The prescription drug commercials on television always cite the product's possible side effects in chilling detail. The narrator might even intone, "serious problems, even death, have been reported." And yet, how many of us actually take any note of those warnings?
Amid the beautifully staged images of couples having fun together, people walking dogs, and people playing with grandchildren, it’s almost impossible to focus on a medicine’s drawbacks. This is especially true when there is a parallel message that a product can restore your health – let you walk your dog, play with your grandchildren, or go on dates when you thought you were too sick to do those things. The advertisers may be required to tell us about the half dozen ways in which their drug could kill us, but they count on our propensity to ignore those warnings. Otherwise, they wouldn’t sell nearly as much product.
A research report in the Journal of the Association of Information Systems a couple weeks ago found a similar effect when it comes to using computers. (The link is to an abstract; the article is behind a paywall.)
There has been considerable research into user perceptions of security risk, but almost all of it relies on user self-reporting. Researchers at Brigham Young University went a step further and hooked their experimental subjects up to an EEG machine. As you may expect, they found the EEG readings were a better predictor of user behavior than what users said about their own perceptions of risk. In fact, the article shows there’s no correlation between what people say they believe about risk and how they act when they are engaged in computing tasks. This changes, however, if they fall victim to a security threat. Then they become more careful.
Here’s how they studied it. After the researchers tested the users’ risk perceptions, the users worked at a particular website, viewing images of Batman and noting whether they thought the images were animated or photographic. As the users worked, they would receive web browser security warnings, such as one patterned on that of Google Chrome: “This is probably not the site you are looking for!” followed by a brief explanation and then providing two buttons: “No, don’t proceed” and “Yes, proceed anyway.” The researchers measured how often users clicked each button and compared the actions to their risk perception. Then, half-way through the task, the system interrupted the user without warning to display an authentic-looking message that their laptop had been hacked and was about to be destroyed. Then they measured the users’ risk perception again.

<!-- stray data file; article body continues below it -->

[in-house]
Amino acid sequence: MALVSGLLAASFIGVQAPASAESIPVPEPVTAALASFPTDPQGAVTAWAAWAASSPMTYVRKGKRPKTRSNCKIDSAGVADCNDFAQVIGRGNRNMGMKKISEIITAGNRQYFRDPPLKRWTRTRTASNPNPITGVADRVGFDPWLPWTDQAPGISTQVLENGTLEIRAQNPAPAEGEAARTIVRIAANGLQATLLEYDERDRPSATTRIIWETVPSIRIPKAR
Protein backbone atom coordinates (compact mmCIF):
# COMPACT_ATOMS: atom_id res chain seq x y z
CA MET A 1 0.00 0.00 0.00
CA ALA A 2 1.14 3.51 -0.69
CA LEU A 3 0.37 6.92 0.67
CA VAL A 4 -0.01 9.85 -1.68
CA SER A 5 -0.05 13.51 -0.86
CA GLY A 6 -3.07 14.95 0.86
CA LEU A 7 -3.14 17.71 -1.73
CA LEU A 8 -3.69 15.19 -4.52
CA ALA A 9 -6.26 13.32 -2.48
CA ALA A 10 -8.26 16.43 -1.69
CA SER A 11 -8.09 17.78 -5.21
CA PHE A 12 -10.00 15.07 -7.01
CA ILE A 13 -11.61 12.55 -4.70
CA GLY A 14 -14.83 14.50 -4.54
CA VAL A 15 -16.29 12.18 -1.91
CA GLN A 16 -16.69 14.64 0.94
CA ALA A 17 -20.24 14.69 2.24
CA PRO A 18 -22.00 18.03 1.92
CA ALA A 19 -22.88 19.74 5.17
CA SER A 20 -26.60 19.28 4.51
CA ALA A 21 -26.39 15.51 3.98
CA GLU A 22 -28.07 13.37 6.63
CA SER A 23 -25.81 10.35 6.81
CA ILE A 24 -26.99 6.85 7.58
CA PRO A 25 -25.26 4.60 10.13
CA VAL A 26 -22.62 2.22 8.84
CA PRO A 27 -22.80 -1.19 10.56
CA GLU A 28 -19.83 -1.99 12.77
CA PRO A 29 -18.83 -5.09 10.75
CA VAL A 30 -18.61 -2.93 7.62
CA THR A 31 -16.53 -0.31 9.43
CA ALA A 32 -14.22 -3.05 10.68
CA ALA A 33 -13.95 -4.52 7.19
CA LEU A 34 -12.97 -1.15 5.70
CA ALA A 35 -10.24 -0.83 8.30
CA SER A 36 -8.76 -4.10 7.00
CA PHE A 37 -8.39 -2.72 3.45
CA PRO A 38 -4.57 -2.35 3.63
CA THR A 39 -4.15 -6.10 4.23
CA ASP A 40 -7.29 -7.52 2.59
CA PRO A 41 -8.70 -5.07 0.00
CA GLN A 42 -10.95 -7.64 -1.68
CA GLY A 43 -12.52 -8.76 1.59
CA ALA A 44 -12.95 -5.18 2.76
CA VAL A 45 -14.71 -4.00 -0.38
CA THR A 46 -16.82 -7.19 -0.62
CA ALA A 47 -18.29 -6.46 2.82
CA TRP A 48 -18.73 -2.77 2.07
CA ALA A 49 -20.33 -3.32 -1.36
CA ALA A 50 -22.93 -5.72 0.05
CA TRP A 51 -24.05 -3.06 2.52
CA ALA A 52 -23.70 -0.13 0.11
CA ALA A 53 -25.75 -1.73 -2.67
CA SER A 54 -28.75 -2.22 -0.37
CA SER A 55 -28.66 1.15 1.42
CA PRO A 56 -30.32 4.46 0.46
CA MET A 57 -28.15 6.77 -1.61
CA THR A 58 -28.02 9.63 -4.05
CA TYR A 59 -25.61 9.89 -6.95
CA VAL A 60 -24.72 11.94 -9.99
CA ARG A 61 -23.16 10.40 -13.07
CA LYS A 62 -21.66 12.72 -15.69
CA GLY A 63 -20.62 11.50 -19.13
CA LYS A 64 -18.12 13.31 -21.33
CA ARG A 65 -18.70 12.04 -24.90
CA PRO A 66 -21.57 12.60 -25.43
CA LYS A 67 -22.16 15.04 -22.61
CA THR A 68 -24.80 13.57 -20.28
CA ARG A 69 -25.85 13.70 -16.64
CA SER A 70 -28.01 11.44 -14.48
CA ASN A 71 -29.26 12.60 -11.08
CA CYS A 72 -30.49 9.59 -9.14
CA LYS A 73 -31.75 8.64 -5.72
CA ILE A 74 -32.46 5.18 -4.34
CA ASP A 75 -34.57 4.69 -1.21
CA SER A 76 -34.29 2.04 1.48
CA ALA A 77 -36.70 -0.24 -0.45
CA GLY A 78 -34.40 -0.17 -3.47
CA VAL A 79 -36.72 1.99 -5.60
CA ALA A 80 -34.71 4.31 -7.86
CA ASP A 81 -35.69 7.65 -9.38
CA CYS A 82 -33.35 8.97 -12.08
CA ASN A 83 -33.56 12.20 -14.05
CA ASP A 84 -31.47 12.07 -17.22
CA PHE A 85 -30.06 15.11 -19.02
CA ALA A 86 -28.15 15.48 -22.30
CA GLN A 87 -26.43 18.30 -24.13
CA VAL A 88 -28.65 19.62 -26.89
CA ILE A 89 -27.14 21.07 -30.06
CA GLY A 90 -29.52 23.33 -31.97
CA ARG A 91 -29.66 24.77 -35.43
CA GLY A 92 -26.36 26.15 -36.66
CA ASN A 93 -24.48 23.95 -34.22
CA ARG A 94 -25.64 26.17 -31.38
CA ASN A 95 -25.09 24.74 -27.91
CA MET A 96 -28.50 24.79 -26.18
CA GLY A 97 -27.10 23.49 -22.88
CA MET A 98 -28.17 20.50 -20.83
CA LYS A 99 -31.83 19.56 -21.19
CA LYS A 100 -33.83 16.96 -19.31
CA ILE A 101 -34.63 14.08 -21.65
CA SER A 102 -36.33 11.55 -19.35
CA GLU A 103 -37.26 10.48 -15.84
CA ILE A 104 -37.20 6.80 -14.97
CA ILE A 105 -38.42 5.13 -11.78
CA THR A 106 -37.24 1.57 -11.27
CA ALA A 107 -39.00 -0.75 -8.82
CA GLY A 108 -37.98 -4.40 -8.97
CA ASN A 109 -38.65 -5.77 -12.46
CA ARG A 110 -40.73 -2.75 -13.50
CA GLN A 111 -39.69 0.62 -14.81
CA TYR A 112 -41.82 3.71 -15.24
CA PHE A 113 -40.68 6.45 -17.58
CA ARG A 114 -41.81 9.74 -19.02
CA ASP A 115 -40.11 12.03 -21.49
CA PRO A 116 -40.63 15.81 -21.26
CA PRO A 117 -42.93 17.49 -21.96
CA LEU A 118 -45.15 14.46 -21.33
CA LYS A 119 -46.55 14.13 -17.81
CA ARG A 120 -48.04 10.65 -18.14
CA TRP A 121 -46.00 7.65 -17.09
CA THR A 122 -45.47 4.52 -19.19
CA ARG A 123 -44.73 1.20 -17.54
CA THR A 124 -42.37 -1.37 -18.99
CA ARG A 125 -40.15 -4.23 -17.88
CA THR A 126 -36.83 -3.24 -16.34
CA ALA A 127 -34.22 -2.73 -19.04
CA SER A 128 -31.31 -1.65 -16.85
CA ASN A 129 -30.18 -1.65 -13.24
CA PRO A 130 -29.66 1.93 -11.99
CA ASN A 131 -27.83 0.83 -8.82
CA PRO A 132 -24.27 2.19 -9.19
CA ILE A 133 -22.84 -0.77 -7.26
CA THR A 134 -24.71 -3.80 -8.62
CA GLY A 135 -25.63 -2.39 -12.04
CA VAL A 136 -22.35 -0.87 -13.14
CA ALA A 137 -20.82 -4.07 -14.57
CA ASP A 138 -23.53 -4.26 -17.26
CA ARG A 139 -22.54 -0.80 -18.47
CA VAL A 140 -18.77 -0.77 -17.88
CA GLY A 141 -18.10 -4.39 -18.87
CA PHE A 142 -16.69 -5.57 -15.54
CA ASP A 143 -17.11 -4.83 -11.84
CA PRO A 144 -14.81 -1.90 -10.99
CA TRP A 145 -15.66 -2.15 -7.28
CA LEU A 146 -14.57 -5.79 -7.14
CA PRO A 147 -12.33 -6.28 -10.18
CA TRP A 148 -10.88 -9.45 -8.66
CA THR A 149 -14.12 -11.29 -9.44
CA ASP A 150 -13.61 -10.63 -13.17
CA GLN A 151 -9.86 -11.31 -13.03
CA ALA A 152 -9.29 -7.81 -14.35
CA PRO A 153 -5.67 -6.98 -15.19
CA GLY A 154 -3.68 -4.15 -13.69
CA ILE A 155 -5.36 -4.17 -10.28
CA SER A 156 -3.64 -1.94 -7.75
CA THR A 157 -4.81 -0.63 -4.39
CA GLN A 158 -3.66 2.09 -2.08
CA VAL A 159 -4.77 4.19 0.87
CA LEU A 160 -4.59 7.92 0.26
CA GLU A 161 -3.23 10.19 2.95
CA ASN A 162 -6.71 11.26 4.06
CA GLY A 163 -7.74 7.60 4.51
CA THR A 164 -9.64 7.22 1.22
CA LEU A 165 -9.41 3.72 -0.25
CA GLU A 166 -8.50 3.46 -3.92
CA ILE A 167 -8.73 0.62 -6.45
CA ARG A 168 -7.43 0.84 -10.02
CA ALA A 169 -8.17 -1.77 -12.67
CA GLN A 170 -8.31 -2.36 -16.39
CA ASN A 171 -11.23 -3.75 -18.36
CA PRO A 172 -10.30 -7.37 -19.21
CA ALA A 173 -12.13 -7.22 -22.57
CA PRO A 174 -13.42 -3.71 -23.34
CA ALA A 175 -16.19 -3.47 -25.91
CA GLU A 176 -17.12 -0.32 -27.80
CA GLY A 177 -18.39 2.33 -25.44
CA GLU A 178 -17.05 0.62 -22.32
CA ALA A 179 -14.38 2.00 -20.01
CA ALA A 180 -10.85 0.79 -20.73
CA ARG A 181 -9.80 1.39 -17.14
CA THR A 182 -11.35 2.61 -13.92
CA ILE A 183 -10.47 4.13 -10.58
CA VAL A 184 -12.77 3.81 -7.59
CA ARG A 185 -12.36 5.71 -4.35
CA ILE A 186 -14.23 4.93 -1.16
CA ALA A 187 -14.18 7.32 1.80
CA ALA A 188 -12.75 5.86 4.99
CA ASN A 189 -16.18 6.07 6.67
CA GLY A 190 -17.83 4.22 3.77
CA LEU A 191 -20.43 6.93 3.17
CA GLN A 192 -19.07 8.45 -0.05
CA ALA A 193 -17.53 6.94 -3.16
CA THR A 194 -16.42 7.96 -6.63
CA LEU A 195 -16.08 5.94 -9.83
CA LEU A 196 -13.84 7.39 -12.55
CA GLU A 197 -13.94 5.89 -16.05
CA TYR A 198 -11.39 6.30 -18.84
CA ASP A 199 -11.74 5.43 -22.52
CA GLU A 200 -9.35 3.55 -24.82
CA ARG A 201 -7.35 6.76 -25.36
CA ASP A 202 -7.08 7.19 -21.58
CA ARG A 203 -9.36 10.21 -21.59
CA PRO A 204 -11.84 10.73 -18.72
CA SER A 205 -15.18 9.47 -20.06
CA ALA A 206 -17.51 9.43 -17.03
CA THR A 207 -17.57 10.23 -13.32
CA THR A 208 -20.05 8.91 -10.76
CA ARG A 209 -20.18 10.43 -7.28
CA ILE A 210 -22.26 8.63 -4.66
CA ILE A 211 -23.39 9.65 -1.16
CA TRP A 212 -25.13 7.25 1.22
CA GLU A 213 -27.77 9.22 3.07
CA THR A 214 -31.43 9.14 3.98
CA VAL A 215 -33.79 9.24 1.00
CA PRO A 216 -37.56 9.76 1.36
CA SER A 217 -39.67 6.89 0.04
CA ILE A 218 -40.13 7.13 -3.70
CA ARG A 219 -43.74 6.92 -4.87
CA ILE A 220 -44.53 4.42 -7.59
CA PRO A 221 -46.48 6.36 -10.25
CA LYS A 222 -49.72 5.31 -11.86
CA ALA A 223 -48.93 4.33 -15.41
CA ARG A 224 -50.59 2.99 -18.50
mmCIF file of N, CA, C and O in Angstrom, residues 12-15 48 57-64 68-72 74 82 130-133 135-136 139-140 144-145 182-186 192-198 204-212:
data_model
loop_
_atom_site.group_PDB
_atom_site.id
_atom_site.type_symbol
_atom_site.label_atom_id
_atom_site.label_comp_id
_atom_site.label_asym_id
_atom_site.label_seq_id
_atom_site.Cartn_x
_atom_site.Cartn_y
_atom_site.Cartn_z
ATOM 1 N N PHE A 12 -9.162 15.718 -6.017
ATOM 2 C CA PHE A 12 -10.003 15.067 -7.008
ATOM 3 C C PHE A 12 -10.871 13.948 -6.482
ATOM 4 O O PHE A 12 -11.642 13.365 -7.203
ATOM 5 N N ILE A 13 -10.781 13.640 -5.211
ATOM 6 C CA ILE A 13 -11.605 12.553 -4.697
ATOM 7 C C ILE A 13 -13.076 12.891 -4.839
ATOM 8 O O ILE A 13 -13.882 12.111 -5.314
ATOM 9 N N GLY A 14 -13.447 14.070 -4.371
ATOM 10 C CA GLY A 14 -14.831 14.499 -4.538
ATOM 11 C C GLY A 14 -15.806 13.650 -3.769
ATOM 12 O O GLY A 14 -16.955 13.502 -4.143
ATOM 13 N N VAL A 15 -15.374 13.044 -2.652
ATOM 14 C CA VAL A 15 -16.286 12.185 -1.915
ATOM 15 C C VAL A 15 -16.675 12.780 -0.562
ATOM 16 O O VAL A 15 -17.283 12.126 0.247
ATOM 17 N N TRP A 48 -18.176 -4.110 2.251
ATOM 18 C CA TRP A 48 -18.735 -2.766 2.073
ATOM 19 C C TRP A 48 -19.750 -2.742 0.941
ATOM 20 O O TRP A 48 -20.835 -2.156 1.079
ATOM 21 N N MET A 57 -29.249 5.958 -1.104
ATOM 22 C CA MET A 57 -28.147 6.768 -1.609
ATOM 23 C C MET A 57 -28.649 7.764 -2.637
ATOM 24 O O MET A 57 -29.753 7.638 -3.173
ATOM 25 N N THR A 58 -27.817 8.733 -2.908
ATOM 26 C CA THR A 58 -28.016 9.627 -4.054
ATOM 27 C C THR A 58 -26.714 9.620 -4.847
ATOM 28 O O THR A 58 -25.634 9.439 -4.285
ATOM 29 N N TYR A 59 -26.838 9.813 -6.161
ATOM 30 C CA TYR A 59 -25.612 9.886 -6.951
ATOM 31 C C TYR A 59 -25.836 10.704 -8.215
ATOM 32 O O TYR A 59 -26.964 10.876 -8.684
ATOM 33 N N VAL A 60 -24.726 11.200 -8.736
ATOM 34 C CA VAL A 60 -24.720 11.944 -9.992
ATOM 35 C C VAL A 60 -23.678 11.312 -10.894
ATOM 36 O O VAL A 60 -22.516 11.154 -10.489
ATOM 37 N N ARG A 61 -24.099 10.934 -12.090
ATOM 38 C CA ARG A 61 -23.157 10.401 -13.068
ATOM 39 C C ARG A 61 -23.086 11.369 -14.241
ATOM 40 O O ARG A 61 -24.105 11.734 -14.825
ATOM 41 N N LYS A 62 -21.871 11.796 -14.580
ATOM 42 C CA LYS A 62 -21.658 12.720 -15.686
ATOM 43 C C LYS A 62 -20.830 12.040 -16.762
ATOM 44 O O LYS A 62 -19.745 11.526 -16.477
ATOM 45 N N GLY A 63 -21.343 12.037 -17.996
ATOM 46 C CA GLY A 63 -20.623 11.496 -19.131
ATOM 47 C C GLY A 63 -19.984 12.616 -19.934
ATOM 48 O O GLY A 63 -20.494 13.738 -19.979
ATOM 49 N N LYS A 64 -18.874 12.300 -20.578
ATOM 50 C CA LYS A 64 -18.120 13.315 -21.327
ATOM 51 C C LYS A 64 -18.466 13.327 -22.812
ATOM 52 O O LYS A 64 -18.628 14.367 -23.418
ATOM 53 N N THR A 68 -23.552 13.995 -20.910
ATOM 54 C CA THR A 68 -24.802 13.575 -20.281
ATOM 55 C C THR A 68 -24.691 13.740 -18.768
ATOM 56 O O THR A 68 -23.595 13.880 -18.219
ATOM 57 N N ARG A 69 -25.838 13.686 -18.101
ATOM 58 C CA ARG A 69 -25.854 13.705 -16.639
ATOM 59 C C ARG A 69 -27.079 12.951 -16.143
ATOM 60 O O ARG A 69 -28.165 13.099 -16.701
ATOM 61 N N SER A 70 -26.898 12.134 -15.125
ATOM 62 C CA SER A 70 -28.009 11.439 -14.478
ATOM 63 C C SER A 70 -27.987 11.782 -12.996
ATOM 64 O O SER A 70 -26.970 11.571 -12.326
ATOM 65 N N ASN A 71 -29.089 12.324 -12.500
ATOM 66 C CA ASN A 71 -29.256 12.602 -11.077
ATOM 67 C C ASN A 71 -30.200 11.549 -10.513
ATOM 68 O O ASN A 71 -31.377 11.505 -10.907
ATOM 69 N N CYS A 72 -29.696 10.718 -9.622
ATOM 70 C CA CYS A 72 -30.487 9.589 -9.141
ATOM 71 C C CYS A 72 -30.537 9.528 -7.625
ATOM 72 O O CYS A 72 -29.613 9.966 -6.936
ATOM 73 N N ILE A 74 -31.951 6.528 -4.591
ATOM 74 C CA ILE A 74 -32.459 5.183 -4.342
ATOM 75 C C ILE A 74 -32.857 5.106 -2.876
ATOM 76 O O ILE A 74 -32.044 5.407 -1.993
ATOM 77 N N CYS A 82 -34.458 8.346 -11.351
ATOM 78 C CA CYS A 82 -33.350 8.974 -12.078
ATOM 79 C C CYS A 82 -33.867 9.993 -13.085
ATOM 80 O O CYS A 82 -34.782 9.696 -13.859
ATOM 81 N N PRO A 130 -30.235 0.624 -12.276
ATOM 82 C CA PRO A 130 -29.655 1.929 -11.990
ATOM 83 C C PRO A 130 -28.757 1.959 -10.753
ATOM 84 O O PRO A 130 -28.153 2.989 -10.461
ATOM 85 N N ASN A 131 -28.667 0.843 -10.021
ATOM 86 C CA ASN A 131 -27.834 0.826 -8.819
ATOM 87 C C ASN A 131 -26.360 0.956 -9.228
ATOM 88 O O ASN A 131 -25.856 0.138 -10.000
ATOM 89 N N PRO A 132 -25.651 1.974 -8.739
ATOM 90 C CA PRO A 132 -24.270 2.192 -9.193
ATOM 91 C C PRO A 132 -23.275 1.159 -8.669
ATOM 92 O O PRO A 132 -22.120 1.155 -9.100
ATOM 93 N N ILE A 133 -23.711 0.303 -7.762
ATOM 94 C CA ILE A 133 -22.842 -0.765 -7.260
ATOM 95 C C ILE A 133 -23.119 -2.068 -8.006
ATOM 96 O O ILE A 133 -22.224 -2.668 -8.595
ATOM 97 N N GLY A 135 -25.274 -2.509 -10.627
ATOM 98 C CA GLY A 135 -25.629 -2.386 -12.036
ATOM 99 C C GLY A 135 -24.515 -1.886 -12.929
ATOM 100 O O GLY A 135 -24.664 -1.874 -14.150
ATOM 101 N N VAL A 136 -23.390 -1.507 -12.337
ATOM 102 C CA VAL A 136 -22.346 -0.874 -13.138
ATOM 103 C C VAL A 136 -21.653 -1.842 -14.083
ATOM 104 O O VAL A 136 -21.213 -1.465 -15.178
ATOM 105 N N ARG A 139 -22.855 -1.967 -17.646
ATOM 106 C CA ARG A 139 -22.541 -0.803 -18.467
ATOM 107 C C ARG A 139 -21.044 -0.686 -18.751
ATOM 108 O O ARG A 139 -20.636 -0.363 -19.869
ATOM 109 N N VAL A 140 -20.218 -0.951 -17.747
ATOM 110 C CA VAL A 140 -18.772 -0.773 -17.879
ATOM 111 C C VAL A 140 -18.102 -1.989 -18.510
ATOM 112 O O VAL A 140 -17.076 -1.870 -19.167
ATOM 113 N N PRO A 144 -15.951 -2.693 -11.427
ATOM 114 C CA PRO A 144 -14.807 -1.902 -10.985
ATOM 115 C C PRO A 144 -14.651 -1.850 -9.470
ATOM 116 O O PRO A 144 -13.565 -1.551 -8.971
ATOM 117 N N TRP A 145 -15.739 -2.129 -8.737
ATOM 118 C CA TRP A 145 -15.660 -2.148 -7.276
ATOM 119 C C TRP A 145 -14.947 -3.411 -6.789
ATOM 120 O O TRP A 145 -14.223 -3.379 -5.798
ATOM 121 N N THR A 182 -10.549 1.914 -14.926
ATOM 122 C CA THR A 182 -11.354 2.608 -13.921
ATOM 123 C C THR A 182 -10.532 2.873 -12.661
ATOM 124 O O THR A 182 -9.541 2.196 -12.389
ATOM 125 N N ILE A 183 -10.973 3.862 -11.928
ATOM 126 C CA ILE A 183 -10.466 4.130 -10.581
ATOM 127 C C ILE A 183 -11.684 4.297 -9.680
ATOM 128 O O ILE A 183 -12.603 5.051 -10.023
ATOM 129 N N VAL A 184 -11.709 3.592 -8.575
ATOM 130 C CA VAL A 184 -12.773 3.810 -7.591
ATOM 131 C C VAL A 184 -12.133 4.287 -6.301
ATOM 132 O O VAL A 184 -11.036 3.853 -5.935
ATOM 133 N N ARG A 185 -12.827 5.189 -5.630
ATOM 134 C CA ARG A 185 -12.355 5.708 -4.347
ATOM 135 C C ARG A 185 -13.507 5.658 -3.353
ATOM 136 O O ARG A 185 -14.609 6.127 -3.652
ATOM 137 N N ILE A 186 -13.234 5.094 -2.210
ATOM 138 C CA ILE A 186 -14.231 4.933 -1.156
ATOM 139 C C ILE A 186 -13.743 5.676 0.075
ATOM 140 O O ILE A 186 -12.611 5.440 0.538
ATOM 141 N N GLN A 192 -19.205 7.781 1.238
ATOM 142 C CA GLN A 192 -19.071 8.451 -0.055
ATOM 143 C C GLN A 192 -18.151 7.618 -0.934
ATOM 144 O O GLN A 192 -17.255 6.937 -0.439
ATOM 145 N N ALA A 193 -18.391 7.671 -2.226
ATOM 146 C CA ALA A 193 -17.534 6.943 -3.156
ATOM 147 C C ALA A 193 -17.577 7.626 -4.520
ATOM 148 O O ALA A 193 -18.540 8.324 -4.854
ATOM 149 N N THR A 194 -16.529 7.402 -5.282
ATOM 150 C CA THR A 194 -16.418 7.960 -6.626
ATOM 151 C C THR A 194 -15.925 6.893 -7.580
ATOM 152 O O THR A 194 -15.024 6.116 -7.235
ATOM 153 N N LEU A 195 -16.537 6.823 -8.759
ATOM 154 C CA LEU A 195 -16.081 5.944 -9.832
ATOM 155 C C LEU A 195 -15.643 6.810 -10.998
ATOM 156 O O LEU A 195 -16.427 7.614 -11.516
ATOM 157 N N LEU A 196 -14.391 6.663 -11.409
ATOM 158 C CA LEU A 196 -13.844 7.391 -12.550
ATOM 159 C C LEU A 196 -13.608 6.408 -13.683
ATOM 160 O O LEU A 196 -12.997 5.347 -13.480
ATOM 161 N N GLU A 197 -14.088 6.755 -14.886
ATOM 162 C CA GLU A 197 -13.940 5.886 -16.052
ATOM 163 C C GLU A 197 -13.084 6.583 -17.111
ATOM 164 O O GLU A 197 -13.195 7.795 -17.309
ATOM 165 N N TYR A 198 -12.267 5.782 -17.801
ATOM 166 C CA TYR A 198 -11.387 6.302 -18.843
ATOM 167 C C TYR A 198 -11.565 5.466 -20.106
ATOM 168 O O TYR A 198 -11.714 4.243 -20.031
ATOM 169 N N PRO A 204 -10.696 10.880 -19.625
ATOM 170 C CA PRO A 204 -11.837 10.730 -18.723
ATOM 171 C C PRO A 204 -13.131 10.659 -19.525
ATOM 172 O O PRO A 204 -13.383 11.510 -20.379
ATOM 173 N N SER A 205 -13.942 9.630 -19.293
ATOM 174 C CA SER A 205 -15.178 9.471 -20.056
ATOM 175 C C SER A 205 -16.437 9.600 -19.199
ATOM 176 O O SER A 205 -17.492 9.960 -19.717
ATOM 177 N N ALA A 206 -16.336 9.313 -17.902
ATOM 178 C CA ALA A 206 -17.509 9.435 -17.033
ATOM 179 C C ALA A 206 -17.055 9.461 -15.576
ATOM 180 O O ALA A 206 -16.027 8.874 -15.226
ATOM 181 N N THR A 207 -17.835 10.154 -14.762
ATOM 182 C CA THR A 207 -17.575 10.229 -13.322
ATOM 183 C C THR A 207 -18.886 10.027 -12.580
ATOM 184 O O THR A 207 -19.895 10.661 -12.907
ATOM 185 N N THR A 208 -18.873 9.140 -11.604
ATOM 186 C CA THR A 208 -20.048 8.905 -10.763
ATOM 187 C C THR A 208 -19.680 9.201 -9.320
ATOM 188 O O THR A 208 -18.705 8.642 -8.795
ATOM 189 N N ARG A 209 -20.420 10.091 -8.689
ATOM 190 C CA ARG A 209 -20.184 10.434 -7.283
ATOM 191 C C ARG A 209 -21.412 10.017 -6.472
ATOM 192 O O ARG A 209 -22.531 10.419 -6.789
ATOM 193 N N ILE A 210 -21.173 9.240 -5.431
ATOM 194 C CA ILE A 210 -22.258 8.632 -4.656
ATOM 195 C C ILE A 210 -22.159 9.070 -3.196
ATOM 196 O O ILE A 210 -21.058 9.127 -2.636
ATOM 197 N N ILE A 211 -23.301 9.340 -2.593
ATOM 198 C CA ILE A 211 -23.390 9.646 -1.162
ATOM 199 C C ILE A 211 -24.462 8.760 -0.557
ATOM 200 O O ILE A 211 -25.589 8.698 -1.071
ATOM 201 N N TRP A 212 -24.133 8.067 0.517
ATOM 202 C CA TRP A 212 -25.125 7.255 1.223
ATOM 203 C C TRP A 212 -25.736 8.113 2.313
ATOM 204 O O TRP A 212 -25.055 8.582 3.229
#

The researchers were looking at something specific: how users’ perception of risk affected their behavior and whether the perception was influenced by being victimized. But what got my attention was their discovery that security warnings are ineffective for an appreciable number of users. Even if the users who disregarded the warnings were a small minority, it only takes one lapse in user judgment to compromise an entire system.
I am speculating, but I think this may be less a problem of risk perception than one of focus. Most people, given a task, want to complete it. When you interrupt their work with a security warning but give them the option to disregard it, at least some of them will dismiss the warning so they can get back to work.
The BYU researchers also discovered the value of training to correct this problem. The “you’ve been hacked” message they presented to the users was, in effect, an excellent training simulation, and it changed user perceptions dramatically.
Whether or not you decide to use such a simulation in training your users, security training and certification is vital to the viability of your business. You probably didn’t need a research report to tell you that.